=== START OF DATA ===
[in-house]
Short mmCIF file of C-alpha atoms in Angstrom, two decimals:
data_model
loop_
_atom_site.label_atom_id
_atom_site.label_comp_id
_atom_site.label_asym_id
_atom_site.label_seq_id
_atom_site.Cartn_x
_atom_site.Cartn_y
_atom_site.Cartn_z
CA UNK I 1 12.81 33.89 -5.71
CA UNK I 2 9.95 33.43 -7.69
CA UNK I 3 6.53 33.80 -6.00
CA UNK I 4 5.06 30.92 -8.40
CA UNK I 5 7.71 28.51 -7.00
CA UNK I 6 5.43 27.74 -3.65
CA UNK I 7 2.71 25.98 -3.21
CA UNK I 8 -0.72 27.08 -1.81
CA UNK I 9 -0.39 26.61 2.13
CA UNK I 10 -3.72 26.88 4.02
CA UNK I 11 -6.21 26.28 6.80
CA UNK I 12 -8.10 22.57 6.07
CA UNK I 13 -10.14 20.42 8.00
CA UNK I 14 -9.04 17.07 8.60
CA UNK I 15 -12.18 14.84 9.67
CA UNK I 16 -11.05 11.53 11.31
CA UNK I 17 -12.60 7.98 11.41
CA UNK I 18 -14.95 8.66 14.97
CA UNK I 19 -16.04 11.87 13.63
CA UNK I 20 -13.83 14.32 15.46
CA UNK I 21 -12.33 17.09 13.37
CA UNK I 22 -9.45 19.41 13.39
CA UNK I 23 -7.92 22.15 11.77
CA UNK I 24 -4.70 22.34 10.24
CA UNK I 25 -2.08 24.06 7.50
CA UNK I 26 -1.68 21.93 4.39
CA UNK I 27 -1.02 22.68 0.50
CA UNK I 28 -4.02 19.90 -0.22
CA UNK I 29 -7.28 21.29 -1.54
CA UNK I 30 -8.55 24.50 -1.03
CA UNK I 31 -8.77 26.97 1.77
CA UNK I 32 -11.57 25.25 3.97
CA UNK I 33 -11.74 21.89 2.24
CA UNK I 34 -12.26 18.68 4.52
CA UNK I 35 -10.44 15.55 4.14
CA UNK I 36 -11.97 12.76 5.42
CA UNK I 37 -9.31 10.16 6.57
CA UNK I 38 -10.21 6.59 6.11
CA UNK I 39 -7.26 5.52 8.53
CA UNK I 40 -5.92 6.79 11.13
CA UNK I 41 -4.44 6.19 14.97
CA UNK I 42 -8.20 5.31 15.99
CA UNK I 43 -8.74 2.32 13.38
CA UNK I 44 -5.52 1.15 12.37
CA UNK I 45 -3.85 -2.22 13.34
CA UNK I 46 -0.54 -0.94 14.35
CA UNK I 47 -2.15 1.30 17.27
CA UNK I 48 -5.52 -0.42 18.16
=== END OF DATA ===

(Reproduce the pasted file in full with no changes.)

[in-house]
Short mmCIF file of C-alpha atoms in Angstrom, two decimals:
data_model
loop_
_atom_site.label_atom_id
_atom_site.label_comp_id
_atom_site.label_asym_id
_atom_site.label_seq_id
_atom_site.Cartn_x
_atom_site.Cartn_y
_atom_site.Cartn_z
CA UNK I 1 12.81 33.89 -5.71
CA UNK I 2 9.95 33.43 -7.69
CA UNK I 3 6.53 33.80 -6.00
CA UNK I 4 5.06 30.92 -8.40
CA UNK I 5 7.71 28.51 -7.00
CA UNK I 6 5.43 27.74 -3.65
CA UNK I 7 2.71 25.98 -3.21
CA UNK I 8 -0.72 27.08 -1.81
CA UNK I 9 -0.39 26.61 2.13
CA UNK I 10 -3.72 26.88 4.02
CA UNK I 11 -6.21 26.28 6.80
CA UNK I 12 -8.10 22.57 6.07
CA UNK I 13 -10.14 20.42 8.00
CA UNK I 14 -9.04 17.07 8.60
CA UNK I 15 -12.18 14.84 9.67
CA UNK I 16 -11.05 11.53 11.31
CA UNK I 17 -12.60 7.98 11.41
CA UNK I 18 -14.95 8.66 14.97
CA UNK I 19 -16.04 11.87 13.63
CA UNK I 20 -13.83 14.32 15.46
CA UNK I 21 -12.33 17.09 13.37
CA UNK I 22 -9.45 19.41 13.39
CA UNK I 23 -7.92 22.15 11.77
CA UNK I 24 -4.70 22.34 10.24
CA UNK I 25 -2.08 24.06 7.50
CA UNK I 26 -1.68 21.93 4.39
CA UNK I 27 -1.02 22.68 0.50
CA UNK I 28 -4.02 19.90 -0.22
CA UNK I 29 -7.28 21.29 -1.54
CA UNK I 30 -8.55 24.50 -1.03
CA UNK I 31 -8.77 26.97 1.77
CA UNK I 32 -11.57 25.25 3.97
CA UNK I 33 -11.74 21.89 2.24
CA UNK I 34 -12.26 18.68 4.52
CA UNK I 35 -10.44 15.55 4.14
CA UNK I 36 -11.97 12.76 5.42
CA UNK I 37 -9.31 10.16 6.57
CA UNK I 38 -10.21 6.59 6.11
CA UNK I 39 -7.26 5.52 8.53
CA UNK I 40 -5.92 6.79 11.13
CA UNK I 41 -4.44 6.19 14.97
CA UNK I 42 -8.20 5.31 15.99
CA UNK I 43 -8.74 2.32 13.38
CA UNK I 44 -5.52 1.15 12.37
CA UNK I 45 -3.85 -2.22 13.34
CA UNK I 46 -0.54 -0.94 14.35
CA UNK I 47 -2.15 1.30 17.27
CA UNK I 48 -5.52 -0.42 18.16